The Big Man City-Spurs Preview
Well this is all very exciting. By some serendipitous quirk in the fixture matrix, this weekend sees the top four all playing against each other. Arsenal take on Leicester at midday on Sunday and little old Tottenham travel to Manchester City a few hours later. Woo-ee.
Spurs haven’t won at the Etihad for a good while now. Nearly six years in real time, but pitched in the ever-changing canon of Big League Soccerball, it might as well be a lifetime.
The fall of the Macedonian empire; Julius Caesar crossing the English Channel in a big wooden boat. Peter Crouch manoeuvring his pointy body under Younes Kaboul’s ricocheted cross to guarantee Spurs’ place in the Champions League qualifiers. It all seems like ancient history now.
Since that glorious night, way back in May 2010, it’s fair to say the Manchester club have rather kicked on. Not just content with the perpetual slug for 4th/5th/6th every season, City decided their route to full enlightenment was one that involved winning two Premier League titles, an F.A Cup and a League Cup. Each to their own, I suppose.
In financial terms City have drifted off the mainland. Sustained by the kind of innumerable wealth which, forget the bonafide superstars, once allowed them to sign Joleon Lescott and James Milner for £45m without a flinch. Meanwhile Spurs had their one shot at spending big in the summer of 2013, after pawning a Golden Egg to Real Madrid, but completely soiled themselves under the pressure of the enormous windfall.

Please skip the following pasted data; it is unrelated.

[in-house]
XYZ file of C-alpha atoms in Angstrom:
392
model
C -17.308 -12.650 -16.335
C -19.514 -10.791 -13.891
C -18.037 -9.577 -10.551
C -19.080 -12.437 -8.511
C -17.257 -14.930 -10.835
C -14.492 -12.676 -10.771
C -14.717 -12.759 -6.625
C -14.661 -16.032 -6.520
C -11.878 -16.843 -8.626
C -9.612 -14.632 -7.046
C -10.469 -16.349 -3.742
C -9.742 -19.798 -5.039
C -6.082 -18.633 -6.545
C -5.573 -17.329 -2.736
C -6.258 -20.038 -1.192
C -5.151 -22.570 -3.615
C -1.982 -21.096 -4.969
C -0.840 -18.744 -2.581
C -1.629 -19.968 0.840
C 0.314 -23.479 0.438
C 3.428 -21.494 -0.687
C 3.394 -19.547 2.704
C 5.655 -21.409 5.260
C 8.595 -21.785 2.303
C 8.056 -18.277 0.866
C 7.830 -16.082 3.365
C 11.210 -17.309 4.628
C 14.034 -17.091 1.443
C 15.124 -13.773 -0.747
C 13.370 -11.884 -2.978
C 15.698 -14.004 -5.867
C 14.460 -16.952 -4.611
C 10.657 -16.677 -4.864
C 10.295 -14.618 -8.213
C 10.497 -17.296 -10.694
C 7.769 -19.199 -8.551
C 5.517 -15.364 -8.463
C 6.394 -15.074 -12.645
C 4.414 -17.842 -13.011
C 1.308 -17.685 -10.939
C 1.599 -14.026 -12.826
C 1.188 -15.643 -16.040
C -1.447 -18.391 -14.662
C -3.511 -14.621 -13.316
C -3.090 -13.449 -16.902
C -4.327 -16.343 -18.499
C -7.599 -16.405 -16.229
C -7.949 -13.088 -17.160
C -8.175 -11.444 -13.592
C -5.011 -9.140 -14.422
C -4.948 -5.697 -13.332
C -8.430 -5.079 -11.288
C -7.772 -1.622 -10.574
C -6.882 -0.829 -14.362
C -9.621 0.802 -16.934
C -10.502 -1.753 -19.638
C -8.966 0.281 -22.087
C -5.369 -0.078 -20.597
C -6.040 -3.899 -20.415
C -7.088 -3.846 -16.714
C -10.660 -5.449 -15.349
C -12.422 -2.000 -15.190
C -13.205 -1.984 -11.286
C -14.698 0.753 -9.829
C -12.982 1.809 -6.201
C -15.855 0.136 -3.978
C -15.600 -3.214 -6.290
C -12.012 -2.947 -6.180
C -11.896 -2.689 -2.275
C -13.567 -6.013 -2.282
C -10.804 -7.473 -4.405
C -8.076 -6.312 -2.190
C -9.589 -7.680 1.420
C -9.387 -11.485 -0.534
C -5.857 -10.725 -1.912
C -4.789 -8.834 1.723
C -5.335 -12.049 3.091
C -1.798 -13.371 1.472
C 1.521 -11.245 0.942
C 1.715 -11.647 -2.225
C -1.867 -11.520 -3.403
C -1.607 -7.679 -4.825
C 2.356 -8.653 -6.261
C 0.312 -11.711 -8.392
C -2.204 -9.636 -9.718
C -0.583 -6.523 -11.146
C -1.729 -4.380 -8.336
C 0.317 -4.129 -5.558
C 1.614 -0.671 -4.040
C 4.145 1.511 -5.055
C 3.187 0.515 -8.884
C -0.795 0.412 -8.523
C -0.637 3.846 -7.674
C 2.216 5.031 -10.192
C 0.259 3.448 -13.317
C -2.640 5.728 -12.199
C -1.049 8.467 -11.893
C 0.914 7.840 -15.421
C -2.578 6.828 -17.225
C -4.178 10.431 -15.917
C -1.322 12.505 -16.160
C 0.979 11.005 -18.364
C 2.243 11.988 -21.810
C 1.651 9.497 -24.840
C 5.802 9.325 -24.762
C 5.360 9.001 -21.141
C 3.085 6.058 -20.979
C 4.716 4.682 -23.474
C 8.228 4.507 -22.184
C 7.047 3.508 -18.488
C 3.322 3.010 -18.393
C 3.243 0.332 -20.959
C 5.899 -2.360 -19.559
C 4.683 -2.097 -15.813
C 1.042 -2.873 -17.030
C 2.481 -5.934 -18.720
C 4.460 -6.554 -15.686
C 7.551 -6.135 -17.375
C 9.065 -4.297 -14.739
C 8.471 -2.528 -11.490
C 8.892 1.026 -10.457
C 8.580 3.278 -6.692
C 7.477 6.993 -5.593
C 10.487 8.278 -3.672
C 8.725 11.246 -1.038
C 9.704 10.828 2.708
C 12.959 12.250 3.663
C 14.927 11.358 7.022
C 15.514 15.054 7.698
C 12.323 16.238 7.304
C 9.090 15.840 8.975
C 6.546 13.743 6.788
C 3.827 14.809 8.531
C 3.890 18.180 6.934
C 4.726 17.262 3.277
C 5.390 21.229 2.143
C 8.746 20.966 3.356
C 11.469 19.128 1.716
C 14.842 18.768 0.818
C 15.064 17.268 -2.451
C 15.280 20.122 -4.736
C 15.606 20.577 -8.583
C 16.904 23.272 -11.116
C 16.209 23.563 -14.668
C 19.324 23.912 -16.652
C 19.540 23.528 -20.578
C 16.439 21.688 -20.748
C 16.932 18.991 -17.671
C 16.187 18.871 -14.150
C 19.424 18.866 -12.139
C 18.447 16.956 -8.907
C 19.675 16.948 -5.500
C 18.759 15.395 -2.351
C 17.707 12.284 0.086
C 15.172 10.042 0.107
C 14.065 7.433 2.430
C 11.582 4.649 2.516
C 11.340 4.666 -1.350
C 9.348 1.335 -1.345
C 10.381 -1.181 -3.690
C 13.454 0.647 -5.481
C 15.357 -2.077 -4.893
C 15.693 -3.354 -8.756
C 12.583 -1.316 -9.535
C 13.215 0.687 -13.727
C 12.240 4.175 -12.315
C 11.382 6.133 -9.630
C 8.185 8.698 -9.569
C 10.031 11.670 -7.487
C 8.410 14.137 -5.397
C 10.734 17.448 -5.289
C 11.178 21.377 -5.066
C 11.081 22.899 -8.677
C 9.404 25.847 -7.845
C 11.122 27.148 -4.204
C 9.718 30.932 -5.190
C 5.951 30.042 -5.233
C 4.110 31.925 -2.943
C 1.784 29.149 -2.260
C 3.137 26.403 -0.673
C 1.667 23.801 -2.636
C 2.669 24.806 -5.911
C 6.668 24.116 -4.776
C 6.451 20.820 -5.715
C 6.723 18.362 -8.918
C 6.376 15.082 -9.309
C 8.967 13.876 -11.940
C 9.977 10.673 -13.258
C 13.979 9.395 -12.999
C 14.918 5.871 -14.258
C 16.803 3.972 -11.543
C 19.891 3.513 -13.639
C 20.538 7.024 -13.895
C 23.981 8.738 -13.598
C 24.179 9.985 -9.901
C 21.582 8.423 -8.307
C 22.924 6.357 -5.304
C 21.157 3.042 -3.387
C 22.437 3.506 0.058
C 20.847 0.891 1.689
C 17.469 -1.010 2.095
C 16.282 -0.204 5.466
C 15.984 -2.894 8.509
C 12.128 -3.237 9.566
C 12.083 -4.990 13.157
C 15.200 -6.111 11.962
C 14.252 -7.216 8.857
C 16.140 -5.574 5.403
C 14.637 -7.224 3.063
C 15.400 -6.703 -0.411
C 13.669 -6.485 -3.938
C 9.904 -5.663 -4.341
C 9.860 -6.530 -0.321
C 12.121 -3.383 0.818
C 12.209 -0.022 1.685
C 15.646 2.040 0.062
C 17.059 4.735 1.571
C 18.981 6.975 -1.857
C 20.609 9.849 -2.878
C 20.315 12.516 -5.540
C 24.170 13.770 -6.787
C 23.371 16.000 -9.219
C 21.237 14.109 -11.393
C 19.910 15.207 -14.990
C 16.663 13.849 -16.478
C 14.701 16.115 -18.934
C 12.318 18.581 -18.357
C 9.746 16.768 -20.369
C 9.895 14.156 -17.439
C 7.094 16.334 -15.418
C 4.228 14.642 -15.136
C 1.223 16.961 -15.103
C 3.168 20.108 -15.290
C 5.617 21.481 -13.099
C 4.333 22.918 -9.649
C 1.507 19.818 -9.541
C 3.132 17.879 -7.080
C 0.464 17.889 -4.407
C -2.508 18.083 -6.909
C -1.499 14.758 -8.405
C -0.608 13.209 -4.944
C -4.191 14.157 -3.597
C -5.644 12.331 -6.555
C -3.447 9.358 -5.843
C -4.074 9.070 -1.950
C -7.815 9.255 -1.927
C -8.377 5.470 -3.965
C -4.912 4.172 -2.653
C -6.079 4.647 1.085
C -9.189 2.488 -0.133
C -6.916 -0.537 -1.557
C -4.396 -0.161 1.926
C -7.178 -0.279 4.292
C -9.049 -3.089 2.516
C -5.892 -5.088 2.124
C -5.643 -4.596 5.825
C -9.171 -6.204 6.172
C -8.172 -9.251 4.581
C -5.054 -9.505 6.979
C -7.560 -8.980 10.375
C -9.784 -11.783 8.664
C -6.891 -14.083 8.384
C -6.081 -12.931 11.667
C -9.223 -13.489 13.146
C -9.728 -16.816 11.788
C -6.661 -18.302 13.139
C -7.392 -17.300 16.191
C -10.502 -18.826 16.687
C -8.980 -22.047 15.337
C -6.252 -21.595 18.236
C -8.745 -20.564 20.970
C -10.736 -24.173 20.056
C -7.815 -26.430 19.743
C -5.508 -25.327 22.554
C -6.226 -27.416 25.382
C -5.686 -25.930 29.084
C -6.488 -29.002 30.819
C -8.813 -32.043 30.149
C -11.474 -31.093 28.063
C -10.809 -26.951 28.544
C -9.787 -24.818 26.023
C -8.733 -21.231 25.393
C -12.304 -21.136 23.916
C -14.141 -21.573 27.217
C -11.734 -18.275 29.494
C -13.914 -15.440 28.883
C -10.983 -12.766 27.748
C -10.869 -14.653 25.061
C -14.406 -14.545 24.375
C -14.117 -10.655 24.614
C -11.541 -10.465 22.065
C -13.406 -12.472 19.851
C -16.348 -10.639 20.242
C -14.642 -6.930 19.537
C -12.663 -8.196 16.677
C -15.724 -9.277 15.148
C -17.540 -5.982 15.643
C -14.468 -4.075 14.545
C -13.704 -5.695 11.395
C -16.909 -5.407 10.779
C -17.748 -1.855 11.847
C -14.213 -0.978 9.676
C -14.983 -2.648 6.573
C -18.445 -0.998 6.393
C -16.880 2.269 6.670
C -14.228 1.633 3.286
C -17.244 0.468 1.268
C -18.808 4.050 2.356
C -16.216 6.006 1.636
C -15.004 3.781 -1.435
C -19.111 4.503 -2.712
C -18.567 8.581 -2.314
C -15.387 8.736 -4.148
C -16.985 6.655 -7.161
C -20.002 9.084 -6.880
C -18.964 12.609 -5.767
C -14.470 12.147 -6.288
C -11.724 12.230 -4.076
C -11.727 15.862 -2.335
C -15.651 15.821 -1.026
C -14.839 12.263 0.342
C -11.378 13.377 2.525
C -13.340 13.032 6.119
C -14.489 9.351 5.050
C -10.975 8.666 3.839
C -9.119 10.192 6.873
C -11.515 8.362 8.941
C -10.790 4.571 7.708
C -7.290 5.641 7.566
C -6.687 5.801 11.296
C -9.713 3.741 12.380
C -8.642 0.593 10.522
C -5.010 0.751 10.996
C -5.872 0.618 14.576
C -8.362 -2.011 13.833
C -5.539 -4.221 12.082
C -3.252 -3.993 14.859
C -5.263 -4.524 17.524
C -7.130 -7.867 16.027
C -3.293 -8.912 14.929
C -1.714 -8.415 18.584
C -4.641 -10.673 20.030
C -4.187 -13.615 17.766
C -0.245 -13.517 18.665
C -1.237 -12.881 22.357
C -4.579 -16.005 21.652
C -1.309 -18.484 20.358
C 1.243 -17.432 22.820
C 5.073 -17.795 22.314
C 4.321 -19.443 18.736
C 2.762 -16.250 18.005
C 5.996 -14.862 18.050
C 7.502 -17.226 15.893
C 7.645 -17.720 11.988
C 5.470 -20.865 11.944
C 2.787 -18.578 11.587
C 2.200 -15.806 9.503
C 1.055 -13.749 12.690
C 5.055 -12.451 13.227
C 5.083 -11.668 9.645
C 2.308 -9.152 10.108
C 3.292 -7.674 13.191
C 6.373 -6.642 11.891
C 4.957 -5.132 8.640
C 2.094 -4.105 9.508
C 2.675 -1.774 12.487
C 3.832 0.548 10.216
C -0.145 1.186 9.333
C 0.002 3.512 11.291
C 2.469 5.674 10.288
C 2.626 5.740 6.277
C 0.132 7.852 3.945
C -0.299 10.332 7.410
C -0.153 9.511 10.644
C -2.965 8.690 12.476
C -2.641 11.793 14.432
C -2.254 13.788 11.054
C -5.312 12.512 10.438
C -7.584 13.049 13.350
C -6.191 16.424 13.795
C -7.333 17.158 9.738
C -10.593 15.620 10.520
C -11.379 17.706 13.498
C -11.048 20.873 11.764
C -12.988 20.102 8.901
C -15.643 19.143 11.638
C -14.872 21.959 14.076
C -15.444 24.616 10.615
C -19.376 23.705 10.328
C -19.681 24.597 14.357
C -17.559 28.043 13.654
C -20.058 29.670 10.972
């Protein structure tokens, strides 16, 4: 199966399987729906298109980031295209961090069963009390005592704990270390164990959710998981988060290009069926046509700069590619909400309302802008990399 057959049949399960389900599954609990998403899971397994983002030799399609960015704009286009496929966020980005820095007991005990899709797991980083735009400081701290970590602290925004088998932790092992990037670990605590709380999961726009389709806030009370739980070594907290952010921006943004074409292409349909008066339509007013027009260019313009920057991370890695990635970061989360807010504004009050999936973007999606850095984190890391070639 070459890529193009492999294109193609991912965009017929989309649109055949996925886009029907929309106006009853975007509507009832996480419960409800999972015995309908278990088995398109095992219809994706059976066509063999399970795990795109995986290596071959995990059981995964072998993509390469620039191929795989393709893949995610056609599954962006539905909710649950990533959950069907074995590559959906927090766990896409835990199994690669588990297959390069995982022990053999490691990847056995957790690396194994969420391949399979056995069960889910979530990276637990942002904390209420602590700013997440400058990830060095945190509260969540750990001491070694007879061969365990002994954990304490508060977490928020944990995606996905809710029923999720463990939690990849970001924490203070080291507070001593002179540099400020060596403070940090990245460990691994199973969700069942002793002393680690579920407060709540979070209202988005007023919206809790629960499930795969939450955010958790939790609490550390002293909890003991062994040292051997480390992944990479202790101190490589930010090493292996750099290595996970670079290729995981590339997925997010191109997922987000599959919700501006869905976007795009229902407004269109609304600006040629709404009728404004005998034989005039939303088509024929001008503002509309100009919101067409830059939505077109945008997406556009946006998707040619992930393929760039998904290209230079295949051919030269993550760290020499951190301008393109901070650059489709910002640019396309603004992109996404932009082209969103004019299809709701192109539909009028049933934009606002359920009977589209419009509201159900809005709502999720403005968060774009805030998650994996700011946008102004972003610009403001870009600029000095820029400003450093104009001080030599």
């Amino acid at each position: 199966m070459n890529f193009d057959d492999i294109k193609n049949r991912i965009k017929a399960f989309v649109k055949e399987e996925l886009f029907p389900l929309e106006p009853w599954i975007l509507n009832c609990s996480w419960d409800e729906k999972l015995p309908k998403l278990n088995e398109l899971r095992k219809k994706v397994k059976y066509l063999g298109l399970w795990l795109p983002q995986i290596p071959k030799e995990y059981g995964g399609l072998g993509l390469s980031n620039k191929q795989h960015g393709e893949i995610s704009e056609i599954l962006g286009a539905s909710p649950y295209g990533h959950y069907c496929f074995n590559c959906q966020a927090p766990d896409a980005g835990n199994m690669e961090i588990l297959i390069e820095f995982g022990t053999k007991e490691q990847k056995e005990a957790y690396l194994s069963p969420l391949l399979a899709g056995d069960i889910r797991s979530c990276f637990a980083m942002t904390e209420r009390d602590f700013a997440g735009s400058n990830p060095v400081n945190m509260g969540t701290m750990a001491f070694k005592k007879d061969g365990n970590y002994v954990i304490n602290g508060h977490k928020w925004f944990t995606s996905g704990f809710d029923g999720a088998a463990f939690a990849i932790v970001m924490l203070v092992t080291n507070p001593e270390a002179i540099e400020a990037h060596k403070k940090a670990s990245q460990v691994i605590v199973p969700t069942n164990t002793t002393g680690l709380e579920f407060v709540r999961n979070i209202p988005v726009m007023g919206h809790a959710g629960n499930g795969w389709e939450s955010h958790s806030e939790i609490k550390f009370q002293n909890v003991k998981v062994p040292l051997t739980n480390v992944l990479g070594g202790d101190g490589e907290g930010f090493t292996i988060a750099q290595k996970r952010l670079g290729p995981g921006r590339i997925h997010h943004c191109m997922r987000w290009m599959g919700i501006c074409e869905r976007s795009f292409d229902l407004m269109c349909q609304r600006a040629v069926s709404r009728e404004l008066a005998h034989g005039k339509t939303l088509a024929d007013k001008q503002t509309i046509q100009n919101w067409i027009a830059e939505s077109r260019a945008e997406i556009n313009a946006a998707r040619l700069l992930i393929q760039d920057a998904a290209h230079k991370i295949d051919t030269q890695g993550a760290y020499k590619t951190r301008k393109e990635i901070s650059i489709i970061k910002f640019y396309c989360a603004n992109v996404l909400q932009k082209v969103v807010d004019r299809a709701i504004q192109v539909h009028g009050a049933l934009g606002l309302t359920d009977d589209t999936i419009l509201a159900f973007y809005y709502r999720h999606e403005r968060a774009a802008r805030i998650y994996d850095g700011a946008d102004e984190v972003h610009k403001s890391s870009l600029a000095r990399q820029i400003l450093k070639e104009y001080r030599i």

But, hey-ho, it’s all good fun. There’s a generation of City fans who were made to witness Jamie Pollock— a man credited with redefining the genre of calamitous own-goals— so it probably all balances out.
Back in the here and now and something peculiar is stirring in the water. Spurs go into Sunday’s fixture with the unnerving position of not only sitting above City in the table, but as healthy favourites.
They’ll no doubt take great encouragement from the events at the Etihad last weekend. Leicester City showed the world what the marvels of high-octane running and hard work can do against this often indolent, battle-weary City side. Spurs are a side engendered with a similar indomitable spirit and are certainly capable of matching Leicester’s levels of industry.
Three of the North London side’s players are in the top ten for distance covered per game this season: Erik Lamela, Christian Eriksen and Dele Alli. Pochettino is getting a lot of praise at the moment, most notably for the emphasis he puts on his teams being belligerently proactive. We can run all day, Harry Kane told us the other week, possibly whilst running.
Things are rarely as straightforward, however, and despite the contrasting mentalities of the two sides and the weight of City’s injury list— Kompany, De Bruyne and Silva are all absent— they still possess match winners who, on their day, can snatch points single-handedly.
Plenty of times have City failed to show up for games this season, only for Sergio Agüero to appear in the game’s final throes to do something magical. Their narrow victory at Vicarage Road in January, springs to mind. What’s more, his goals-to-game ratio against Spurs remains, shall we say, abundant.
On the other hand it’s hard to ignore Tottenham’s away form. Having only lost once on the road all season— Kyle Walker’s own goal at Old Trafford on the opening day— it’s clear that Pochettino’s side are set up perfectly for close-quarter duels with attacking sides on their own patch. As hosts, the onus will be on City to take the game to Spurs, which could play right into their hands. A fiendish plot, I’m sure you’ll agree.
Two pivotal games in this season’s title race on Valentine’s Day and Tottenham are involved?
Be still my beating heart.